What Food Is Highest In Vitamin D?

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Vitamin D is one of the essential vitamins in the body, and it plays important physiological functions, primarily promoting the absorption and utilization of calcium and phosphorus to maintain bone health. Vitamin D can be obtained from dietary sources, as well as through direct exposure to sunlight, where the skin produces most of the required vitamin D. It is involved in various aspects of health, from weight management to bone health, especially in calcium absorption.

 

Recommended Daily Intake

Vitamin D is essential for everyone, and it is recommended that children under 1 year old should have at least 400 international units (IU) of vitamin D daily, adults under 70 years old should have at least 600 IU of vitamin D daily, and older adults need at least 800 IU of vitamin D daily due to the risk of calcium loss with age. These are the minimum requirements, so seeking additional vitamin D may require vitamin D supplements, and it is important to choose vitamin D3 and follow reasonable standards to find vitamin D.

 

Which Populations Need More Vitamin D?

 

In addition to the elderly and those with calcium deficiencies, there are some specific populations that require higher doses of vitamin D.

 

Breastfed Infants: Infants who are breastfed or partially breastfed need to supplement 400 IU of vitamin D daily, as breast milk may lack vitamin D.

Elderly Individuals: As people age, the skin does not produce as much vitamin D when exposed to sunlight.

People with Dark Skin: People with dark skin have a lower ability to produce vitamin D from sunlight.

Individuals with Digestive Disorders: Conditions such as Crohn's disease, ulcerative colitis, and celiac disease can make it more difficult to absorb nutrients (including vitamin D) from food.

Obese Individuals: Those with high body fat are more likely to be deficient in vitamin D, but the exact relationship is not clear.

Individuals with Gastric Bypass Surgery: This weight loss surgery bypasses a portion of the intestine responsible for absorbing vitamin D, making it harder for the body to absorb the vitamin.

Individuals with Chronic Kidney or Liver Diseases: These conditions can affect the body's ability to convert vitamin D into a form that cells can use.

Individuals Taking Medications that Affect Vitamin D Levels: These medications include certain cholesterol drugs, anticonvulsants, steroids, and weight loss drugs.

 

What Foods Have High Levels of Vitamin D?

 

1. Cod Liver Oil

One tablespoon of cod liver oil contains 1,360 International Units (IU) of vitamin D, which is 226% of the Daily Value (DV*). Cod liver oil is a rich source of essential nutrients, including vitamins D and A, and anti-inflammatory omega-3 fatty acids.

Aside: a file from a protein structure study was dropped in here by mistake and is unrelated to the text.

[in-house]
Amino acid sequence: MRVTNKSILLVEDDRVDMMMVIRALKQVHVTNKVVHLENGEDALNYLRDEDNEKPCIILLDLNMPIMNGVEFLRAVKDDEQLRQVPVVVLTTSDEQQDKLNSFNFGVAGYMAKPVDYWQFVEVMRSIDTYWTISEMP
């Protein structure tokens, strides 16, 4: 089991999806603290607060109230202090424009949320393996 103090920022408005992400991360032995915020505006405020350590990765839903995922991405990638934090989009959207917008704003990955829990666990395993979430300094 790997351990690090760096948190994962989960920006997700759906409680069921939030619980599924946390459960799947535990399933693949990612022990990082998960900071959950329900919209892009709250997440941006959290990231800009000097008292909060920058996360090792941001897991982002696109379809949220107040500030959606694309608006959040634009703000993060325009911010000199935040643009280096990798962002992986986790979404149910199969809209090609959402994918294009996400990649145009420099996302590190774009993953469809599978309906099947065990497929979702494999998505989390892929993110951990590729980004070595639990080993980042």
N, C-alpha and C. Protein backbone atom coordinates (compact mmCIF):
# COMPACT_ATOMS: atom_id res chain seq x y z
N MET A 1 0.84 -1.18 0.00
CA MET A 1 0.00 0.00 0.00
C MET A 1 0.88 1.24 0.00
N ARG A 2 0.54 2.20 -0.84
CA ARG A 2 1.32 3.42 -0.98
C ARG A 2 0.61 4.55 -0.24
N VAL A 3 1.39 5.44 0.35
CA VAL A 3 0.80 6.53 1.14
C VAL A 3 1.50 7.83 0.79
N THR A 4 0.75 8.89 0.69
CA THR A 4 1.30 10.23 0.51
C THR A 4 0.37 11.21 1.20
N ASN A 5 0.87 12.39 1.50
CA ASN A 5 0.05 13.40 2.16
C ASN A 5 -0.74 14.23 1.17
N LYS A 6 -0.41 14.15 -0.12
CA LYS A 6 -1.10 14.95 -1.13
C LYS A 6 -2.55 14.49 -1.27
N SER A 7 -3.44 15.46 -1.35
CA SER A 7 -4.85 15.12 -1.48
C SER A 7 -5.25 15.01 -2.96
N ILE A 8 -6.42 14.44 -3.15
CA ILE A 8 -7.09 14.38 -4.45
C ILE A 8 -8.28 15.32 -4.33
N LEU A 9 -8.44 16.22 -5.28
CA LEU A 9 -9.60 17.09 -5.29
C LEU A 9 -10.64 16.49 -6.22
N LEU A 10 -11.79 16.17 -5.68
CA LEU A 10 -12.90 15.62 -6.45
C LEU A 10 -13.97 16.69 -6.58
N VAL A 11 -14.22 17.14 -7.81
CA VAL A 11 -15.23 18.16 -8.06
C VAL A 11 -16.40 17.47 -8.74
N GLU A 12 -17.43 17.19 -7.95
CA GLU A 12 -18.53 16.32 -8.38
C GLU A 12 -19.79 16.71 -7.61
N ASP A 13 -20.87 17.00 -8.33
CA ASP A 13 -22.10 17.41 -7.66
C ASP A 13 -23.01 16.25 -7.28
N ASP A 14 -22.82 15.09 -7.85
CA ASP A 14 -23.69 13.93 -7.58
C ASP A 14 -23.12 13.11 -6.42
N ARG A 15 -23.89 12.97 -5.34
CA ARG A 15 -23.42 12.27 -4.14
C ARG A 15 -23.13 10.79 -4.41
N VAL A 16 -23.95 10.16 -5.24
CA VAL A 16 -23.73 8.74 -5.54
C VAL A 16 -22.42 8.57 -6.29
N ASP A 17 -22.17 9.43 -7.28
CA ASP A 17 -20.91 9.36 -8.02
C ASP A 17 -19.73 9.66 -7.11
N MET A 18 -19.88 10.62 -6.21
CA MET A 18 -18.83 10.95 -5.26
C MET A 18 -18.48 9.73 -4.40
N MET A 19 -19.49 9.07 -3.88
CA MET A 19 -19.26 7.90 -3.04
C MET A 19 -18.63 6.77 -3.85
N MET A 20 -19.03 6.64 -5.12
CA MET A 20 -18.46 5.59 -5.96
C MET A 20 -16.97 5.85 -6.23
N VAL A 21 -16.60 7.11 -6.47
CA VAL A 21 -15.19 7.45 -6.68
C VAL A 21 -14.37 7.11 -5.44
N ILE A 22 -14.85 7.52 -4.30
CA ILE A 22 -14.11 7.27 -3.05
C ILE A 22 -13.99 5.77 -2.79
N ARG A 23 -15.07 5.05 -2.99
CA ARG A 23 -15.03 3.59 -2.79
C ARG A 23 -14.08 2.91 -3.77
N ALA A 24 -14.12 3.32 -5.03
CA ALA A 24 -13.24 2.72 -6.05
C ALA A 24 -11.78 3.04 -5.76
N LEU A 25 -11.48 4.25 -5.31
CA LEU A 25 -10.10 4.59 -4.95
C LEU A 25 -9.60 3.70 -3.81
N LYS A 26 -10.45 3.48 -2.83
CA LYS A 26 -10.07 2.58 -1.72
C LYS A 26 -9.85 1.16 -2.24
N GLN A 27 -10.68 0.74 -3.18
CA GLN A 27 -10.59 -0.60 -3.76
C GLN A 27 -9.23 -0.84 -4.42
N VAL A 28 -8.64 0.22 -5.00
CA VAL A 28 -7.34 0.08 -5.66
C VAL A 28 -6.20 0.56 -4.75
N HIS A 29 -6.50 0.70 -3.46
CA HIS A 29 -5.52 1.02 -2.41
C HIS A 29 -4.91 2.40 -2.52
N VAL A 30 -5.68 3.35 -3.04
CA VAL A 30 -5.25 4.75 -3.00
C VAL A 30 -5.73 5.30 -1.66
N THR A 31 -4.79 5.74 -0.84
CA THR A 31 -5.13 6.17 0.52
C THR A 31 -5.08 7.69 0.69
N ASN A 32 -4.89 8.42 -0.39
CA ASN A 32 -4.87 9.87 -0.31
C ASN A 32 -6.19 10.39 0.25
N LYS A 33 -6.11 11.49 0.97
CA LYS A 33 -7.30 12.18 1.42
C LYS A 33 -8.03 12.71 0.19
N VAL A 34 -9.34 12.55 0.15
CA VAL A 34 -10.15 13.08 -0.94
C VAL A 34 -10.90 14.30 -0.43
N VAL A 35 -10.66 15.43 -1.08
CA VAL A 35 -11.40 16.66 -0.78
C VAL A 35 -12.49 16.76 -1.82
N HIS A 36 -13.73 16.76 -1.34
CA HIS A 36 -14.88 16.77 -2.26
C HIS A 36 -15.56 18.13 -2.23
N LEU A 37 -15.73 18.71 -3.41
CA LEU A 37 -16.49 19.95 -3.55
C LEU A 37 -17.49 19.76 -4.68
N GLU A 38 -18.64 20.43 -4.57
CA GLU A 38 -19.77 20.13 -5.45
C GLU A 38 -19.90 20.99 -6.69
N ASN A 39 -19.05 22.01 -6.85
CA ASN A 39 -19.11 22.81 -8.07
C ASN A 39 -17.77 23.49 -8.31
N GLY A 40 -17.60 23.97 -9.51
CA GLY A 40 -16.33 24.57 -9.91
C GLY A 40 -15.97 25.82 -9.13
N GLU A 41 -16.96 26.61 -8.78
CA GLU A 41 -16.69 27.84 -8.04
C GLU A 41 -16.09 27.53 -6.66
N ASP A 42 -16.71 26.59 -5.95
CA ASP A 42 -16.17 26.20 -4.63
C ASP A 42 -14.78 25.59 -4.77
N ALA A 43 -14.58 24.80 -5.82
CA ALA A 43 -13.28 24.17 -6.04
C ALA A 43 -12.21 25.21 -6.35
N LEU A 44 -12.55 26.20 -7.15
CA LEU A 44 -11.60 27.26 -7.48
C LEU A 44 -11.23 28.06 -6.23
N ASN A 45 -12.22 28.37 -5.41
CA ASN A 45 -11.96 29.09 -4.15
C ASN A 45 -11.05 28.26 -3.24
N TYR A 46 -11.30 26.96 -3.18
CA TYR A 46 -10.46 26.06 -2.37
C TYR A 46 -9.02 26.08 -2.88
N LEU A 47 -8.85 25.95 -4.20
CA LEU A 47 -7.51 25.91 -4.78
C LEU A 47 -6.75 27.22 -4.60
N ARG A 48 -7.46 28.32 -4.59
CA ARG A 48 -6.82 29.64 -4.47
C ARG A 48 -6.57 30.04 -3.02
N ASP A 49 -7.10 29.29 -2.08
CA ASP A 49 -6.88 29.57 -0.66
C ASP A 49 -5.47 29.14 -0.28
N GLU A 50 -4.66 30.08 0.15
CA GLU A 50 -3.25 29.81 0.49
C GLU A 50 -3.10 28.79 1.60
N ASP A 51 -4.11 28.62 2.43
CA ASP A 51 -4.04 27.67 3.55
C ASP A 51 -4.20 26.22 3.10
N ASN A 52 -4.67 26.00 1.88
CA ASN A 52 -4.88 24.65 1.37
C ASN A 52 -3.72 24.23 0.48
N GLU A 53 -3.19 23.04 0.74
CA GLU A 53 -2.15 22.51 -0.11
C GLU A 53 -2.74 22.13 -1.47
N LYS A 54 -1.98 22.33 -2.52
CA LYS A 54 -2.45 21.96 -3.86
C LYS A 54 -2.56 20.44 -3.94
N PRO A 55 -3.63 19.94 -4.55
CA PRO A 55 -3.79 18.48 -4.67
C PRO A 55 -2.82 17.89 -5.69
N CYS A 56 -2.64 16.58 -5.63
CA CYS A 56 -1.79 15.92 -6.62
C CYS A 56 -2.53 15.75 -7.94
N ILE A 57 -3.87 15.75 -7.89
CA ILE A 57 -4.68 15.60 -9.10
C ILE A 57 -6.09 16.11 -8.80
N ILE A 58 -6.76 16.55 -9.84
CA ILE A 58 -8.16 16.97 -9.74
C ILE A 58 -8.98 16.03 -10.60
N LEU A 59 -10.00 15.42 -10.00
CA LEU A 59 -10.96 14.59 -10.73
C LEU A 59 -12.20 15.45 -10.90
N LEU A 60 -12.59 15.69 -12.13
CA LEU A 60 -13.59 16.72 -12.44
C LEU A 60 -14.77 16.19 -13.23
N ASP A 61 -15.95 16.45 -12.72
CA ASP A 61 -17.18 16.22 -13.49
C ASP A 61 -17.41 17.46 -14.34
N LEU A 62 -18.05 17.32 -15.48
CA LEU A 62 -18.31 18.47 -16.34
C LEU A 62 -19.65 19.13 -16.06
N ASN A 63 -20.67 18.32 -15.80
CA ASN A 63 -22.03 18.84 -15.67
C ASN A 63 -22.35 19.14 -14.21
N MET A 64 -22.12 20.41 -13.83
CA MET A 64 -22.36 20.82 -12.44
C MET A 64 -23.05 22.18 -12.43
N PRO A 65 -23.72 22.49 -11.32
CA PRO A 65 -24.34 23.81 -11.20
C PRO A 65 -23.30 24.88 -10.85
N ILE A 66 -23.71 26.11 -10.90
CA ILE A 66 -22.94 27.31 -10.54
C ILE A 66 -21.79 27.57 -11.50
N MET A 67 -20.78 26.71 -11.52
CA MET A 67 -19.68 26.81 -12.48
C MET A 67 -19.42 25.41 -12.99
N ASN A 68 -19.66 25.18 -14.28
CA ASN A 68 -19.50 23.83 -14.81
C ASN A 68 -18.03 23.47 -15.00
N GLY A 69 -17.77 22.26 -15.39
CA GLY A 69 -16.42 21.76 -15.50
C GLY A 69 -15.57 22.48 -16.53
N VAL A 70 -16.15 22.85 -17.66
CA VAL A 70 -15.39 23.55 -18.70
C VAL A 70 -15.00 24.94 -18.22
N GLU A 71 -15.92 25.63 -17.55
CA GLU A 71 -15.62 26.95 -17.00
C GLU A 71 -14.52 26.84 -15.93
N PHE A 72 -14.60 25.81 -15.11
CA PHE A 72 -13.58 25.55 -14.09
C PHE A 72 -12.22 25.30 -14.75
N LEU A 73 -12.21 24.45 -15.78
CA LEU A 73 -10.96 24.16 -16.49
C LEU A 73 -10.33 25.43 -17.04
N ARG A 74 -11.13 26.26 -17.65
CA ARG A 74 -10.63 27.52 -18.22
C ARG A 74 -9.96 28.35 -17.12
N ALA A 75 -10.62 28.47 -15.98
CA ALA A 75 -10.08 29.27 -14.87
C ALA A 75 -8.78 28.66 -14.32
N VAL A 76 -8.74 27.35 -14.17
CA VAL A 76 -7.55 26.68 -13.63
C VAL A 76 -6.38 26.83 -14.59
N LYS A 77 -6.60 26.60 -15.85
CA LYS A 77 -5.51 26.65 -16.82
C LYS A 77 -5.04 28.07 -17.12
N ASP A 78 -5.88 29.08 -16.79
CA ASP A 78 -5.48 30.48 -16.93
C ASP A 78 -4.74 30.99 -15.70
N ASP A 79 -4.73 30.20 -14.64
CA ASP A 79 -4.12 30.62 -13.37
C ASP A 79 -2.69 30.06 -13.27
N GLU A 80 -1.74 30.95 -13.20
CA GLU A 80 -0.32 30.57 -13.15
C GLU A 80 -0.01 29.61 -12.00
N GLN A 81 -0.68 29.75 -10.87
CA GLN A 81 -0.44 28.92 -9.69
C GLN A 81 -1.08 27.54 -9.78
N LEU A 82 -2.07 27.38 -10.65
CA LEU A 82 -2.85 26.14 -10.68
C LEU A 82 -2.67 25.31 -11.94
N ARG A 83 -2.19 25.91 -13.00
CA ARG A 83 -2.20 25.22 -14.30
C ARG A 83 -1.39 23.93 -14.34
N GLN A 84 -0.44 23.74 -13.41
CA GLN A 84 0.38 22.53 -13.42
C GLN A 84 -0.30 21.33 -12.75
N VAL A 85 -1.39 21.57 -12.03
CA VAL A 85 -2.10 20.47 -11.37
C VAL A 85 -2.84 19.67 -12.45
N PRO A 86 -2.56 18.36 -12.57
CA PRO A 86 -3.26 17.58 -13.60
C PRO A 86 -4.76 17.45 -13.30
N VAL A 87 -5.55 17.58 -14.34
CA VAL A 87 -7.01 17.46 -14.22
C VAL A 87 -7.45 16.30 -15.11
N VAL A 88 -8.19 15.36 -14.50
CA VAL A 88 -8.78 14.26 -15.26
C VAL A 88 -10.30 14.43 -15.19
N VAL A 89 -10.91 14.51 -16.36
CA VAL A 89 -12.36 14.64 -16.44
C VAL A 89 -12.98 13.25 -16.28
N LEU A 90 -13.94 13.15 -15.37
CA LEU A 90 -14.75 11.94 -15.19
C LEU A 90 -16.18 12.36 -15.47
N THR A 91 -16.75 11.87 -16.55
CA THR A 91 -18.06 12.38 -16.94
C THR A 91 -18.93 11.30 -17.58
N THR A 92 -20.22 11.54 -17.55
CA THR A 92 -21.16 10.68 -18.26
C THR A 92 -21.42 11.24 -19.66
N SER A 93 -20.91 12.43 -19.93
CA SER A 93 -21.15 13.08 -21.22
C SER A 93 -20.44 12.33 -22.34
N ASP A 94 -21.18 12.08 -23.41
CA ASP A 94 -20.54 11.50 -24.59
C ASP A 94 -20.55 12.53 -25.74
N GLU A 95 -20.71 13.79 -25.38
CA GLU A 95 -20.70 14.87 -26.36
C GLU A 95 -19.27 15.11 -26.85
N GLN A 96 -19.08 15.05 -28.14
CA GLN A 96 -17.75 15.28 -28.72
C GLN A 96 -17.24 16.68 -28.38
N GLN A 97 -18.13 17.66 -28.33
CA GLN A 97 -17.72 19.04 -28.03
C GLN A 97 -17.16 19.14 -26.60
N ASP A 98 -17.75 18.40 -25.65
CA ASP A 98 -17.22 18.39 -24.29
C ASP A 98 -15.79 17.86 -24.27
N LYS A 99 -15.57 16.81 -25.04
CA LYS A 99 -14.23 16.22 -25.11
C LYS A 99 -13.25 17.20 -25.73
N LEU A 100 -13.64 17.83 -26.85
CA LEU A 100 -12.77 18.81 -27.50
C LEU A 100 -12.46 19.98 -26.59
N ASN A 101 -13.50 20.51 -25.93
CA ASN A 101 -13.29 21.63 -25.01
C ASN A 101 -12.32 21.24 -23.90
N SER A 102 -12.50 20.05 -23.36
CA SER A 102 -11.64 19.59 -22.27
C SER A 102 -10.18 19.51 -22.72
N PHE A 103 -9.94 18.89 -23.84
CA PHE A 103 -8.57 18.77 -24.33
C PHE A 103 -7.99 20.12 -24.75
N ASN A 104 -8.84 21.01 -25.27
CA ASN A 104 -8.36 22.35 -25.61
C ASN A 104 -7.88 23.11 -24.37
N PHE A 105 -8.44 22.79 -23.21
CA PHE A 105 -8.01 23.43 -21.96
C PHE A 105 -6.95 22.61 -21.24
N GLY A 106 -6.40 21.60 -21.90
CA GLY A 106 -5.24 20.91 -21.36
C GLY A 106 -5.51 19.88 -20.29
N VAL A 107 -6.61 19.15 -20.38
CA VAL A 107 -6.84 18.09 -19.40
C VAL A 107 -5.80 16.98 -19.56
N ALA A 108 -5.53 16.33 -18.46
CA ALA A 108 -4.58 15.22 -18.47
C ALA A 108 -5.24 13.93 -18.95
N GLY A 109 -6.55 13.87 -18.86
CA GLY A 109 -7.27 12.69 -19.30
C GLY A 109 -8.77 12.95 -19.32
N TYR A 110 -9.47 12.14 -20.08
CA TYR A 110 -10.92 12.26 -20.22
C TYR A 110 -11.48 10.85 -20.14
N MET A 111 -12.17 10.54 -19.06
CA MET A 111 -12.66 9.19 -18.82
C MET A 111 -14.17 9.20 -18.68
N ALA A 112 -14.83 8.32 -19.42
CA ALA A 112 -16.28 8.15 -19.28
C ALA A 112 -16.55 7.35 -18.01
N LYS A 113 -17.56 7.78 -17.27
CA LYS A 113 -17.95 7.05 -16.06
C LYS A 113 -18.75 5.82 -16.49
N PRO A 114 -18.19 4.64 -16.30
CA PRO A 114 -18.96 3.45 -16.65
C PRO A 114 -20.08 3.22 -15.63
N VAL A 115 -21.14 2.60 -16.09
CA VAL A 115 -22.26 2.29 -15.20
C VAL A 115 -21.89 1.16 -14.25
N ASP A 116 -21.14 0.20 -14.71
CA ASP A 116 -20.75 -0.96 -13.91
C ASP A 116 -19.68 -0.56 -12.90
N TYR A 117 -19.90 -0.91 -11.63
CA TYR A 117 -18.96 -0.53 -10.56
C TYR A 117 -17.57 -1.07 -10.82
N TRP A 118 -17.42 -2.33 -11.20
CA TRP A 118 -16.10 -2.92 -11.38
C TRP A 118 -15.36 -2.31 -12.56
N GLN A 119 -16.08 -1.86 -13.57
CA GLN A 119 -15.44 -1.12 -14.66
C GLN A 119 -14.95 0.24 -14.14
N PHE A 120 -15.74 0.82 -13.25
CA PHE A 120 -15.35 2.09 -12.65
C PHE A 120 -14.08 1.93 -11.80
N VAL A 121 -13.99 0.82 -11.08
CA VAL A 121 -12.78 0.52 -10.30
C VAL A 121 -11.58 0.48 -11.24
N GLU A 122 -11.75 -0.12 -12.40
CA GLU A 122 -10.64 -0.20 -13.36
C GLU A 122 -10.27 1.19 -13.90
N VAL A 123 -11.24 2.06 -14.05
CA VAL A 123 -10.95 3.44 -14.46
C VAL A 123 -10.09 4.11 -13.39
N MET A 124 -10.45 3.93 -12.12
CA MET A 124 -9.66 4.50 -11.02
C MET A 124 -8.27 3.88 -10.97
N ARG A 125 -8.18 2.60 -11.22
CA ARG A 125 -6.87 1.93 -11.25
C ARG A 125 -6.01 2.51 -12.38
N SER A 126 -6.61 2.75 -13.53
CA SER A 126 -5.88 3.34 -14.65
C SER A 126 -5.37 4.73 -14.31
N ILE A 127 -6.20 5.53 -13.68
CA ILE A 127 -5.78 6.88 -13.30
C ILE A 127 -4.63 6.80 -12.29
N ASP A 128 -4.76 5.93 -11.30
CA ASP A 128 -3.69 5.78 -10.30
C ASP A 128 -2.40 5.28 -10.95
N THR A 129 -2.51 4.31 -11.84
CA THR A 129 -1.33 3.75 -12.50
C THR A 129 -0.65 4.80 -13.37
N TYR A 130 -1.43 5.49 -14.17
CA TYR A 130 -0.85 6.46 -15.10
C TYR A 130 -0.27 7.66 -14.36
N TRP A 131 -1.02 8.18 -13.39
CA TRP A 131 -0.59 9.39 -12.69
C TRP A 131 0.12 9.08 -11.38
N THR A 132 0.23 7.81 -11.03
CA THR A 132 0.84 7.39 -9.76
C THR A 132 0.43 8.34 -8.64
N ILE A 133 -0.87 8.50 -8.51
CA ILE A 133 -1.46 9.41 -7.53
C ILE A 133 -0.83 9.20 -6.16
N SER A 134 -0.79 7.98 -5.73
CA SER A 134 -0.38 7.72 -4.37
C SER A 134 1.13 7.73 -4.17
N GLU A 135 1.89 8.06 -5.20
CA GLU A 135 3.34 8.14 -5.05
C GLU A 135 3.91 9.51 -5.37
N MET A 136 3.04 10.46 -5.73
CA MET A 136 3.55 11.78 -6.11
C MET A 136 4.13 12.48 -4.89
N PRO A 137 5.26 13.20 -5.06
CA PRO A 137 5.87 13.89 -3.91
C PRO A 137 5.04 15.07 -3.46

2. Atlantic Herring

Three ounces of Atlantic herring contains 547 IU of vitamin D (91% DV*). Herring is a nutrient-rich food, high in protein, omega-3 fatty acids, and essential micronutrients, with low calories.

 

3. Sardines

A 3.75-ounce can of oil-packed Atlantic sardines contains 178 IU of vitamin D (30% DV*). Sardines are high in protein, heart-healthy fats, and essential nutrients like vitamin D, B12, selenium, and phosphorus.

 

4. Morel Mushrooms

One cup (66 grams) of morel mushrooms contains 136 IU of vitamin D (27% DV*). Morel mushrooms are a prized variety of edible mushrooms known for their rarity and rich flavor, which are harvested rather than cultivated.

 

5. Almond Milk

One cup (245 grams) of unsweetened pure almond milk contains 156 IU of vitamin D (26% DV*). Almond milk is nutritionally impressive, providing nearly 8 times the recommended daily intake of vitamin D, half the recommended intake of vitamin E, and a good amount of calcium.

 

6. Fortified Milk

One cup (245 grams) of low-fat milk (2% fat, fortified with vitamins A and D) contains 111 IU of vitamin D (19% DV*). Fortified low-fat milk has fewer calories than whole milk but higher vitamin content, also used in yogurt products.

 

7. Eggs

Two large whole eggs (grade A) contain 99 IU of vitamin D (17% DV*). Eggs, especially the yolk, are a significant source of protein that provides a rich array of essential nutrients, including selenium, vitamin B12, D, phosphorus, and riboflavin.

 

8. Yellowfin Tuna

A 3-ounce can of white albacore tuna canned in water contains 68 IU of vitamin D (11% DV*). Yellowfin tuna is low in calories but packed with protein and heart-healthy omega-3 fatty acids, rich in antioxidants and essential micronutrients.

 

9. Beef Liver

Four ounces of beef liver contains 55.4 IU of vitamin D (9% DV*). Beef liver is a primary source of vitamin B12 and offers ample vitamin D. Research indicates it is also a major source of copper, zinc, phosphorus, and magnesium in certain diets.

 

*Daily Value: Percent based on a diet of 2,000 calories per day.

 

In conclusion

Cod liver oil, Atlantic herring, sardines, morel mushrooms, almond milk, fortified milk, eggs, yellowfin tuna, and beef liver are among the highest vitamin D foods that can be incorporated into a balanced diet to meet daily vitamin D requirements.